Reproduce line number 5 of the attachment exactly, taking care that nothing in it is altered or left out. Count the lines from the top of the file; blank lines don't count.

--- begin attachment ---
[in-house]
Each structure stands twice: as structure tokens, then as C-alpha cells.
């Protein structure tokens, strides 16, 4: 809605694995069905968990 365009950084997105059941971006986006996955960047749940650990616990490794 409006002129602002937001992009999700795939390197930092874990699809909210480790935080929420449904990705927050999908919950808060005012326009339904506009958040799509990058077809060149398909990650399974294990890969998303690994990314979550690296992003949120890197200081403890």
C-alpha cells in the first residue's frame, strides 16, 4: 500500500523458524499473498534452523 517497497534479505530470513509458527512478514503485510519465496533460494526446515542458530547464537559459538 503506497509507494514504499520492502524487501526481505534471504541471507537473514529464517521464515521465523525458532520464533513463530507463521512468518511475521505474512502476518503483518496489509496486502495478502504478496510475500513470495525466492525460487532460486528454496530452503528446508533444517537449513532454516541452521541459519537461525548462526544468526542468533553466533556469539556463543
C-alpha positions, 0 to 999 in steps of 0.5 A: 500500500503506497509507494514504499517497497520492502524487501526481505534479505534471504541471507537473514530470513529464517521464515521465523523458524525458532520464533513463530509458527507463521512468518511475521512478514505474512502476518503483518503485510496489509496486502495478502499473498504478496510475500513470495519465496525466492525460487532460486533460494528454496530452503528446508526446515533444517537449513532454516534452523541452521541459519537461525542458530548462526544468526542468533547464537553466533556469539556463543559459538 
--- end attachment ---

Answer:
C-alpha positions, 0 to 999 in steps of 0.5 A: 500500500503506497509507494514504499517497497520492502524487501526481505534479505534471504541471507537473514530470513529464517521464515521465523523458524525458532520464533513463530509458527507463521512468518511475521512478514505474512502476518503483518503485510496489509496486502495478502499473498504478496510475500513470495519465496525466492525460487532460486533460494528454496530452503528446508526446515533444517537449513532454516534452523541452521541459519537461525542458530548462526544468526542468533547464537553466533556469539556463543559459538 